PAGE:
Antibiotic resistant bacteria are a major threat to human health—and the problem is global. Scientist at the Allen School are taking many approaches with global partners to help solve this complex problem. Our research may provide new technology and inform policy decisions to help control the emergence and spread of antibiotic resistance worldwide.
Our scientists conduct research on the transmission of resistant bacteria, including into how it spreads among animals and humans and maintains its resistance to antibiotics, and to identify reservoirs, such as untreated water or soil, that can harbor resistant bacteria.
Work in Maasai communities of northern Tanzania, for example, indicates that bacteria-contaminated milk is a significant risk factor for carriage of antibiotic resistant bacteria, which offers the opportunity to intervene in milk handling and hygiene practices.
Our initiative partners
- The Universidad del Valle de Guatemala and the Centers for Disease Control and Prevention (CDC) to develop an antimicrobial-resistance surveillance platform to identify globally where and how antibiotic resistant bacteria emerge, persist, and spread.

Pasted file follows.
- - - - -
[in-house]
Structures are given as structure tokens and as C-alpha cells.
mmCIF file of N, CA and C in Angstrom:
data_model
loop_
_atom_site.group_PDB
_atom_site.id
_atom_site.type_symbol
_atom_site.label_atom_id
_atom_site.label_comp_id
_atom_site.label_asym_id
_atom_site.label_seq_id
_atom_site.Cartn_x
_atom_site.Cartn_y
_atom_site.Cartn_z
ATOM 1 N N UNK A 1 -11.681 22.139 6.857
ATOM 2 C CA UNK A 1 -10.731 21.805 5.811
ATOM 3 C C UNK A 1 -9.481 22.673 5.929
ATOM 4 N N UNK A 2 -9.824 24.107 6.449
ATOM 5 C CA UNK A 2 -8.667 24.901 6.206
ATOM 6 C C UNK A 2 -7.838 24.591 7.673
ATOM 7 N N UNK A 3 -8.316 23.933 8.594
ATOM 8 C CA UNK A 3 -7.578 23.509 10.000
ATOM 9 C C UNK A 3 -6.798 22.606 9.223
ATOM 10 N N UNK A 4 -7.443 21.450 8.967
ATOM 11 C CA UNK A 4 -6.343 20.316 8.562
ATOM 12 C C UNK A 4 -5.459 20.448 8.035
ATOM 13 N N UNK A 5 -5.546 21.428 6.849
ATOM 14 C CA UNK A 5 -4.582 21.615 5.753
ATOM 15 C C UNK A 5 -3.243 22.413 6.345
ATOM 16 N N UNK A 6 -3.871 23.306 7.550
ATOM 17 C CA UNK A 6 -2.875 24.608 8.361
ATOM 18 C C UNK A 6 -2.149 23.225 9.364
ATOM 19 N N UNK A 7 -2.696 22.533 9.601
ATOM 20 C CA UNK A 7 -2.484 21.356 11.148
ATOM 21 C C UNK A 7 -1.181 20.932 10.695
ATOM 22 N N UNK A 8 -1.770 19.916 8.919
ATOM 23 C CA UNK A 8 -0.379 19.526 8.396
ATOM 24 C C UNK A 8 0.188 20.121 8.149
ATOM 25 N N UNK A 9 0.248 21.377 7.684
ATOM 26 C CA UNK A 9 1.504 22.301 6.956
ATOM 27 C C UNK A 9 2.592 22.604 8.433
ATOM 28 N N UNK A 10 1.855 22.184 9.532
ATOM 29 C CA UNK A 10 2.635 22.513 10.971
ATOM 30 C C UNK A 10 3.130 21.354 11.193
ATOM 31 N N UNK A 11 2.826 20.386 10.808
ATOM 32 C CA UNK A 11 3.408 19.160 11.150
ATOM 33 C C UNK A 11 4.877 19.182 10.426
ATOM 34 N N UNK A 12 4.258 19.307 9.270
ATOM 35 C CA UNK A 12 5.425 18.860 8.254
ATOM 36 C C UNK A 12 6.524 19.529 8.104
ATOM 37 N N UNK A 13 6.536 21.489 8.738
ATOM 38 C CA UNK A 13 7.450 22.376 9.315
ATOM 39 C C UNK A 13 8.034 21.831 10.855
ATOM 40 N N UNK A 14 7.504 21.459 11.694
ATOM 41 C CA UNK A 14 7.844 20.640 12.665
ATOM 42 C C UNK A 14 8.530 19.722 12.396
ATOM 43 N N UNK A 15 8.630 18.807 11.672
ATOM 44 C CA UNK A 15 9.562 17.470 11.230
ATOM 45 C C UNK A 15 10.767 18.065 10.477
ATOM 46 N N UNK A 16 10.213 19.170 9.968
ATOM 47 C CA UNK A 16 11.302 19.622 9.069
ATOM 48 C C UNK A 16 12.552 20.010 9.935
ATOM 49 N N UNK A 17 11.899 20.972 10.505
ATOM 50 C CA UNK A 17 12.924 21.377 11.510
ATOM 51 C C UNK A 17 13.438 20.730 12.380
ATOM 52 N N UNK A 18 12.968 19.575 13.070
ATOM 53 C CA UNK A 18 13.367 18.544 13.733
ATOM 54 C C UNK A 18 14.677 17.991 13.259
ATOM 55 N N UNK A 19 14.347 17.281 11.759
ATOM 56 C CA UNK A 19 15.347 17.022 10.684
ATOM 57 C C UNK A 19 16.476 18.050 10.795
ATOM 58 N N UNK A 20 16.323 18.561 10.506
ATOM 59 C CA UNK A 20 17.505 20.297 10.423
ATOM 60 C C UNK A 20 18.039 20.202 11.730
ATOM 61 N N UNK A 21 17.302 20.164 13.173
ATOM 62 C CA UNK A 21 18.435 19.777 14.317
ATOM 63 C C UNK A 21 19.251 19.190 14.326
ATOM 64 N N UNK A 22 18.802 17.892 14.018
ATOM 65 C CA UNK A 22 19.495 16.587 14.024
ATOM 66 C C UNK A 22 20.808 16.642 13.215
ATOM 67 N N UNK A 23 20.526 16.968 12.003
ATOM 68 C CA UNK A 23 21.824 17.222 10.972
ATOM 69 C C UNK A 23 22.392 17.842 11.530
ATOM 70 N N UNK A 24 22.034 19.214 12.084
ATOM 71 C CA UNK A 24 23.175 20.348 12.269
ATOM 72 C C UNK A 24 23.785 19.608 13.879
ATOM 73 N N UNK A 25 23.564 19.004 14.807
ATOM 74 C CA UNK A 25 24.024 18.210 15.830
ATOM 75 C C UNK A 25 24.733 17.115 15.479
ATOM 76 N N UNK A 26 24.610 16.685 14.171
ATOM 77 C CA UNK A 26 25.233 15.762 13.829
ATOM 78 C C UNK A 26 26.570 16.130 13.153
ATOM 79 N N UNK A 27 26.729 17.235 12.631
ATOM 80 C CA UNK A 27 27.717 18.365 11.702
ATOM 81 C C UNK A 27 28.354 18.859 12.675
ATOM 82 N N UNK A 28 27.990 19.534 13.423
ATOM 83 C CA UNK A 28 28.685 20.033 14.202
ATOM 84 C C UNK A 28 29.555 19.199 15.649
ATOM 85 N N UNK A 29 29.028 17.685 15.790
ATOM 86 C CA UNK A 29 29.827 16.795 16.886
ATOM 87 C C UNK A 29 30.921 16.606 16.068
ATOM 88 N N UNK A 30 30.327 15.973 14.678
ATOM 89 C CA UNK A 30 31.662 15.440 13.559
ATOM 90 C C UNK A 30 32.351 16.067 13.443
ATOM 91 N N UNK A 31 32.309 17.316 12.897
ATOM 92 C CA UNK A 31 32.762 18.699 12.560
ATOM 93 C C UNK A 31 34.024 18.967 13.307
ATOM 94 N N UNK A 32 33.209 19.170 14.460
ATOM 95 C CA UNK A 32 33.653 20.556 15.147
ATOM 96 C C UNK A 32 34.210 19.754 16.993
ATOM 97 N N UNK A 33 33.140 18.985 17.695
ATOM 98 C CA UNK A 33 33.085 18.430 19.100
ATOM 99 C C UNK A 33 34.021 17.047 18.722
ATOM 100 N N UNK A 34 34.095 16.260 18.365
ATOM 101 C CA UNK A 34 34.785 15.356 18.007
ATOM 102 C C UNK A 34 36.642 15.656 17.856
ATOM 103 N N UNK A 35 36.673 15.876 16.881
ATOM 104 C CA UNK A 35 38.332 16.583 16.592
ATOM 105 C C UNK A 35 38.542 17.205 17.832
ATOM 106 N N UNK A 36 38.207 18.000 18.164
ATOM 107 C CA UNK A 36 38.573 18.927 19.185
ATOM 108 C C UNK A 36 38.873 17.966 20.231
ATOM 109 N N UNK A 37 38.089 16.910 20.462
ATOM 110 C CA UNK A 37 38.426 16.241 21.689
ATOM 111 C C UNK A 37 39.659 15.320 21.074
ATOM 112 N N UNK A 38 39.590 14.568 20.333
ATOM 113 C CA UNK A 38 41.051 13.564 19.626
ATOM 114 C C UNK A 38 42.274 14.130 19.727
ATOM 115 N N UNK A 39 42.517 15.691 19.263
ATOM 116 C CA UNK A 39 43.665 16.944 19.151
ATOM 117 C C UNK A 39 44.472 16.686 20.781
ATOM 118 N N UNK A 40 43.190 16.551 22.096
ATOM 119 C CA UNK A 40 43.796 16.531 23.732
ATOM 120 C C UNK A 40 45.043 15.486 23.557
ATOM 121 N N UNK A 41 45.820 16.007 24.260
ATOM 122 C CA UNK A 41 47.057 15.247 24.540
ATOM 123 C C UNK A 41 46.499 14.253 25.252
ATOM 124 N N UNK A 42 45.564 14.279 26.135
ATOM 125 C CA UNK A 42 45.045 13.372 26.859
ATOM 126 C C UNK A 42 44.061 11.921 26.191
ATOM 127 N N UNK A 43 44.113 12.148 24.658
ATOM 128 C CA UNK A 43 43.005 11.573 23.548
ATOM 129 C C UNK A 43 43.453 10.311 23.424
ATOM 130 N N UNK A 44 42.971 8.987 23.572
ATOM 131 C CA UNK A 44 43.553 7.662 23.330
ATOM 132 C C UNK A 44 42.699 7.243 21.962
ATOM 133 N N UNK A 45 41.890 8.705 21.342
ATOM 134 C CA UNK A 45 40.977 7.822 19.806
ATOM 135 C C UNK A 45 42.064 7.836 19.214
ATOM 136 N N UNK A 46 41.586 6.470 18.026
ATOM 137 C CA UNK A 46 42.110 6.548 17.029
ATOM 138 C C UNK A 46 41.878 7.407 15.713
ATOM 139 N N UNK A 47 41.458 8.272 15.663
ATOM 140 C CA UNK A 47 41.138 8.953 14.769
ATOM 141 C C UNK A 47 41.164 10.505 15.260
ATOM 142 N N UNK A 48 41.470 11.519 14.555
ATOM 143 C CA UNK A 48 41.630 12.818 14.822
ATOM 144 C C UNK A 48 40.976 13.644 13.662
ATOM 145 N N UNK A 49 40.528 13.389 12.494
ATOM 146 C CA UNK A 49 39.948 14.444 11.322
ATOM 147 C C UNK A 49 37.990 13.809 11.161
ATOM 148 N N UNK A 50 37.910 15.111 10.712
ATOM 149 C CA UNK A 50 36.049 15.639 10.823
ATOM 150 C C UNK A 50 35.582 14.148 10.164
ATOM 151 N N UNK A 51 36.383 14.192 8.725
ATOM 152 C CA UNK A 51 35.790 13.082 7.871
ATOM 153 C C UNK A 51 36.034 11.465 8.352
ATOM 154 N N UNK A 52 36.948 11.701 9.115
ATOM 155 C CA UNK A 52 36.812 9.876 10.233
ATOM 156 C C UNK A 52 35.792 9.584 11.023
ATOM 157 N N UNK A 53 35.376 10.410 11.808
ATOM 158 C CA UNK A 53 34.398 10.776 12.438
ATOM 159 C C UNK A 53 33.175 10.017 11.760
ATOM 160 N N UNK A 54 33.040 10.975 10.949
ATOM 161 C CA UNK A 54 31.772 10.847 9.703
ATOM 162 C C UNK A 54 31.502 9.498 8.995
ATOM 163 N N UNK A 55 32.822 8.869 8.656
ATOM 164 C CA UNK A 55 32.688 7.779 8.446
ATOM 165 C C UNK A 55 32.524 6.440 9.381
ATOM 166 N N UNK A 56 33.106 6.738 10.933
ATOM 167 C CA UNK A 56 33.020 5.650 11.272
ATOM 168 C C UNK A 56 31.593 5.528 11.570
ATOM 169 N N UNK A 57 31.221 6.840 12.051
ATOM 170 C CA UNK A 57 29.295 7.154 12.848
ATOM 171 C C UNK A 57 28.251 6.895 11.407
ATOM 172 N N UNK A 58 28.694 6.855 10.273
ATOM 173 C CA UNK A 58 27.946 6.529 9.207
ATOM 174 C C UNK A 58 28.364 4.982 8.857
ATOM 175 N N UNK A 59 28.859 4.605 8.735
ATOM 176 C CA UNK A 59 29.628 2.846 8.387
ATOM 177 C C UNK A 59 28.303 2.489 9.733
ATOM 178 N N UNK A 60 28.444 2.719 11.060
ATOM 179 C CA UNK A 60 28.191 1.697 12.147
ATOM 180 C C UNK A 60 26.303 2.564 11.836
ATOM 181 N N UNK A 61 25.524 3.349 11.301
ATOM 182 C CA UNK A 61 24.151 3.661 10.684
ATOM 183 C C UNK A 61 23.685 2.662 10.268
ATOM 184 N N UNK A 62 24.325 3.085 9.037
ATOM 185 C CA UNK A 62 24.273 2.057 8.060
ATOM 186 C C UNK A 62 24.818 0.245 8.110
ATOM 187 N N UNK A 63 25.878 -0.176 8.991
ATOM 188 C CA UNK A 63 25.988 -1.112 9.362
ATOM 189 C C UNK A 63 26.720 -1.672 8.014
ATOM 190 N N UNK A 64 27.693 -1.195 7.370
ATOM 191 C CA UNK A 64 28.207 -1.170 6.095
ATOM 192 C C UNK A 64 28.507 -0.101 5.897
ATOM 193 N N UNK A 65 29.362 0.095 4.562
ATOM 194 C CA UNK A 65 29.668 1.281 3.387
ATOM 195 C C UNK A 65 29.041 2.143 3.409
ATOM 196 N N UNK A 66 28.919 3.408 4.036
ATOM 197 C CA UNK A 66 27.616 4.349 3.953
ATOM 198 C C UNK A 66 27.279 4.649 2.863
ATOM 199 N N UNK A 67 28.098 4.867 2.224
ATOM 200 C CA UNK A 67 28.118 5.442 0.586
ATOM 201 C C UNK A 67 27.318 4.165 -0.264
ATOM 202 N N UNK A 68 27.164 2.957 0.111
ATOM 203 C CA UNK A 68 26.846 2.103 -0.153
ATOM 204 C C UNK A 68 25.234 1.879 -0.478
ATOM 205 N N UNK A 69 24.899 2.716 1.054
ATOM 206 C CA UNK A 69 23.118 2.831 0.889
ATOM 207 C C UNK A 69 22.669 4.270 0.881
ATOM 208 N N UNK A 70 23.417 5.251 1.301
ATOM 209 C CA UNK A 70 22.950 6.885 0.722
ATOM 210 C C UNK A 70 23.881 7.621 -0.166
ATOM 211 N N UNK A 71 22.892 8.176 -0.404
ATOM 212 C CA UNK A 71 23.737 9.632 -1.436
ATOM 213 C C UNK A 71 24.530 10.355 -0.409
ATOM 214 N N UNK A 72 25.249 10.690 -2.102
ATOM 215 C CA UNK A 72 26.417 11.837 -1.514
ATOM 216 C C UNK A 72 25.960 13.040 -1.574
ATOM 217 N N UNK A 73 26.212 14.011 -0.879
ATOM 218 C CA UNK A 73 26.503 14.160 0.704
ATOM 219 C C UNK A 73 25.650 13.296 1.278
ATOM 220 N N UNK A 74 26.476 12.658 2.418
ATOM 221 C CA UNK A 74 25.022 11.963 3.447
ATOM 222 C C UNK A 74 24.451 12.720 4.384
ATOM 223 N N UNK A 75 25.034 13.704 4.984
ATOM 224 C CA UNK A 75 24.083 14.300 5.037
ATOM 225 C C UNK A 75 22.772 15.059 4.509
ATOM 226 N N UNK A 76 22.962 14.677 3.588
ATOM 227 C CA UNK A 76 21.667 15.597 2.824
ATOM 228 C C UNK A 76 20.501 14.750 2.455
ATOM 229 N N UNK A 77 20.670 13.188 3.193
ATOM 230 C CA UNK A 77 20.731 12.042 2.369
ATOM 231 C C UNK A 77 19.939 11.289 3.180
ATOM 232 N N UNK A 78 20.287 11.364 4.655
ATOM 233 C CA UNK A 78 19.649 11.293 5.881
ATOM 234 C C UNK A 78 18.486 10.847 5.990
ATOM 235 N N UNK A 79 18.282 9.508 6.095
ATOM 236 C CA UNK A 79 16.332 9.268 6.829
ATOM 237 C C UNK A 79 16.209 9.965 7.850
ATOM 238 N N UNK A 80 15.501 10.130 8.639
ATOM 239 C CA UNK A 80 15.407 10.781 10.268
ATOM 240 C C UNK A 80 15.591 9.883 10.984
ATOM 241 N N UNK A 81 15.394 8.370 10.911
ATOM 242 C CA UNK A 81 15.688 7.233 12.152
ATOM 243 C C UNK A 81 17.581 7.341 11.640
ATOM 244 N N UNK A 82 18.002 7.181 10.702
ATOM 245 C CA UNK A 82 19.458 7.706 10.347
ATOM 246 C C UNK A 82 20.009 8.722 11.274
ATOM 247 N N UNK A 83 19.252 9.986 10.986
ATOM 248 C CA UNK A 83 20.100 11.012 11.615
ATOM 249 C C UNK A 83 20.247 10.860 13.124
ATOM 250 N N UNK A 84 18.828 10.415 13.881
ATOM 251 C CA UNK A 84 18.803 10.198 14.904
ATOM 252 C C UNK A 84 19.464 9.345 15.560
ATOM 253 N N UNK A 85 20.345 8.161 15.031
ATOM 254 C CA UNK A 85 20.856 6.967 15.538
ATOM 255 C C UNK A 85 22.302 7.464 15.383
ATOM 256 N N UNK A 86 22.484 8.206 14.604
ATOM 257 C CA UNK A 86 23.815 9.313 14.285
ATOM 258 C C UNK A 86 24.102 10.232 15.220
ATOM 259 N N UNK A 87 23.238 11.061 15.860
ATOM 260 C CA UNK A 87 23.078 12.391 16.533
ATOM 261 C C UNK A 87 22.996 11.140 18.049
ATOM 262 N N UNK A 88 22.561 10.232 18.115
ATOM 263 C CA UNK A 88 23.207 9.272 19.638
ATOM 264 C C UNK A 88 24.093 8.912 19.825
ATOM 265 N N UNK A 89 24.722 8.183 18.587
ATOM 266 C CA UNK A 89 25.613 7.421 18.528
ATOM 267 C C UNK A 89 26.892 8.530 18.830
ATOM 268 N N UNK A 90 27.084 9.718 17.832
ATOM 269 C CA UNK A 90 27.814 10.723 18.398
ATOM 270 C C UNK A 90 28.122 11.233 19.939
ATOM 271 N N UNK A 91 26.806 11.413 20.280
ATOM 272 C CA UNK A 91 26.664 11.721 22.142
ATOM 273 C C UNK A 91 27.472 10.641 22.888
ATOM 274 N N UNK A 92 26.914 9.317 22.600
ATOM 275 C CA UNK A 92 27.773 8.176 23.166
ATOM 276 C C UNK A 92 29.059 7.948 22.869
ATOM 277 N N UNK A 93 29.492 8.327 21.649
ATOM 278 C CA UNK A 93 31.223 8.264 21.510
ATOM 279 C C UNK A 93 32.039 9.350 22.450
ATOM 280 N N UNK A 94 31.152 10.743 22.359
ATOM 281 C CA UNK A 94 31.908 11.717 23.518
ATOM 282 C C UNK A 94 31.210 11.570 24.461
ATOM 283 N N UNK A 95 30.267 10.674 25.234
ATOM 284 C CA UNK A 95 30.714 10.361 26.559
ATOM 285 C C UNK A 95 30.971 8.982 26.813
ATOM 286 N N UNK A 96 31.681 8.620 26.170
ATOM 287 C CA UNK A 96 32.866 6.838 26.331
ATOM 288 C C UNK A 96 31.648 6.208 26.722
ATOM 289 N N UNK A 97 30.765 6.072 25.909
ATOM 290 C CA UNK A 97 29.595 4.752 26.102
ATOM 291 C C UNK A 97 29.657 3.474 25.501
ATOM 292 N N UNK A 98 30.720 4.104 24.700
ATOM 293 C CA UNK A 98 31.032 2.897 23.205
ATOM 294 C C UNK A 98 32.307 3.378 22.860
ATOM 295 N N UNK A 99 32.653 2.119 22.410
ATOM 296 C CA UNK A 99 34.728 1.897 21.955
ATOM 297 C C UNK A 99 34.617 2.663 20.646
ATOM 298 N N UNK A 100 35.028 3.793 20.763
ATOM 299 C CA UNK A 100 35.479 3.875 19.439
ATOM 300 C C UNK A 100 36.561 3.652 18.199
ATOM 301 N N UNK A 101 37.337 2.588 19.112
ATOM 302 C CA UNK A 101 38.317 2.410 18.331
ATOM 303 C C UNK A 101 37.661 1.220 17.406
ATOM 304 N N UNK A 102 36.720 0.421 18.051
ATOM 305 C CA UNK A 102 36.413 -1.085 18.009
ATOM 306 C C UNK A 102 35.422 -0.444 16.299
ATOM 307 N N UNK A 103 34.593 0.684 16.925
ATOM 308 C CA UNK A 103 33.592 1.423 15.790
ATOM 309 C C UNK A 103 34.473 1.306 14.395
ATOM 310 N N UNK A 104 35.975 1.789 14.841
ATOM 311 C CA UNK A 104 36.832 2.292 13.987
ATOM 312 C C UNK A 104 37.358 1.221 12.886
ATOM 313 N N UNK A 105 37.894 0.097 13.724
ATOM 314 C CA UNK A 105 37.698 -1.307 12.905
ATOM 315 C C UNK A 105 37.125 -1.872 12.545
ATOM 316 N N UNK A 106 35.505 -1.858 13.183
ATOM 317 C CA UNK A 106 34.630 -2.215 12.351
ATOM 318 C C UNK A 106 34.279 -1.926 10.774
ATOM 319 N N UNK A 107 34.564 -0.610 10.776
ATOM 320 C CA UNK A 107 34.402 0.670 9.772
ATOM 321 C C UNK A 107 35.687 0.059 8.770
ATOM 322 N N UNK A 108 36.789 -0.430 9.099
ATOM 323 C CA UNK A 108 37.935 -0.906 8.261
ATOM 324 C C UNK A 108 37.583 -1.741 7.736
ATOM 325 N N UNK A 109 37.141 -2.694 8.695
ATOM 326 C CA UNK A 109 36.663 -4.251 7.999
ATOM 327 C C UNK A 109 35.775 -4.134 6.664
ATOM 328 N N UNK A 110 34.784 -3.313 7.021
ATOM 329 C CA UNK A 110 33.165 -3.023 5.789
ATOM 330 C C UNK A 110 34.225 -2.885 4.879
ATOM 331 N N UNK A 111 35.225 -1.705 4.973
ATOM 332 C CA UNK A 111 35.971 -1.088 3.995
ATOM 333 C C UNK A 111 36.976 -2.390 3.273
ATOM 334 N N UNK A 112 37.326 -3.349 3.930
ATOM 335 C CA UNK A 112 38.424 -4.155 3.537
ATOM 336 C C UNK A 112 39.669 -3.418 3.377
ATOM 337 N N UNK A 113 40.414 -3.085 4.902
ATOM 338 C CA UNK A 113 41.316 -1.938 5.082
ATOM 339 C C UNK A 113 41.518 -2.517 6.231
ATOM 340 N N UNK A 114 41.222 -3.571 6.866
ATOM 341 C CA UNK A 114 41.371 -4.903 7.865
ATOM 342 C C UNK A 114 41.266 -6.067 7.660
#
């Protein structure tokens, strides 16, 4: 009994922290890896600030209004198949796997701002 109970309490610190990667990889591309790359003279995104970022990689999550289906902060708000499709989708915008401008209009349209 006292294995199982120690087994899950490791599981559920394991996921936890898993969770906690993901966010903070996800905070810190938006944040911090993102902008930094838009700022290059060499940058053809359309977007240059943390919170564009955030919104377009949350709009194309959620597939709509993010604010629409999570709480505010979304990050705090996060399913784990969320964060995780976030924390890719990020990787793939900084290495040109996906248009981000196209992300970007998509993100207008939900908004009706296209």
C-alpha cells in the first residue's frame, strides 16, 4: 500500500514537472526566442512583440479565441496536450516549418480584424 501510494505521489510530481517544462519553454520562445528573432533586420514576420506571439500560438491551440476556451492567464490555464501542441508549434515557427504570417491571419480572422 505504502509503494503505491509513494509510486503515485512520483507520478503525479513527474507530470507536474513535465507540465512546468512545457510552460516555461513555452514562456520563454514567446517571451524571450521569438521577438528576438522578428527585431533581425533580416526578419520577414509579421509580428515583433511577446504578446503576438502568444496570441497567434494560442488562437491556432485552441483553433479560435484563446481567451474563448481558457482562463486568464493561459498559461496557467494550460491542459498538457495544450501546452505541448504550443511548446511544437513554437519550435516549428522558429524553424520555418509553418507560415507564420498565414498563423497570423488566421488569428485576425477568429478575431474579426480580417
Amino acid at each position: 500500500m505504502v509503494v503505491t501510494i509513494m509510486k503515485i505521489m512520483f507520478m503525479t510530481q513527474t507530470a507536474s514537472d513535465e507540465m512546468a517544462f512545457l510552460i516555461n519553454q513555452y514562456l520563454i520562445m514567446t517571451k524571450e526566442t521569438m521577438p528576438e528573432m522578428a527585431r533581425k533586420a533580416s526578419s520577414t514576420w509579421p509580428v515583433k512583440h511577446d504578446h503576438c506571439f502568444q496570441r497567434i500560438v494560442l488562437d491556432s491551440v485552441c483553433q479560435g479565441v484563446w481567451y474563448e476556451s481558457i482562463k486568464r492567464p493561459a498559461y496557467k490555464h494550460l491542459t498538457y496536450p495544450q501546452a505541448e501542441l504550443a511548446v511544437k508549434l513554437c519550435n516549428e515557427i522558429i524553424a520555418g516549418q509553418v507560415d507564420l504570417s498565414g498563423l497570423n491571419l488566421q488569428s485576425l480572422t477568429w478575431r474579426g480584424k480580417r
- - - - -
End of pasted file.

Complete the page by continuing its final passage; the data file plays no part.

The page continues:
- The International Centre for Diarrhoeal Disease Research, Bangladesh (icddr,b) to find effective ways to control antimicrobial resistance using a One Health approach.
- At the Nelson Mandela Institution in Arusha, Tanzania, research is conducted to better understand how resistant bacteria move between animals and between humans and animals.
- Washington Global Health Alliance to catalyze development of a coalition of eight leading hospitals, universities, and nonprofit health organizations that addresses the challenges of resistance using an integrated global to local approach.
- With hospitals and health ministries in key countries to conduct surveillance on antibiotic use and its impact on development of resistance and to provide tools to block resistance at its source, prior to global spread.
Antimicrobial resistance news
Antimicrobial resistance in the news
- Why hospital visits pose serious health risks The Star
- Groundwater arsenic contamination linked to drug resistance in children Forbes
- Collaboration key in fighting deadly drug resistance Horse & Hound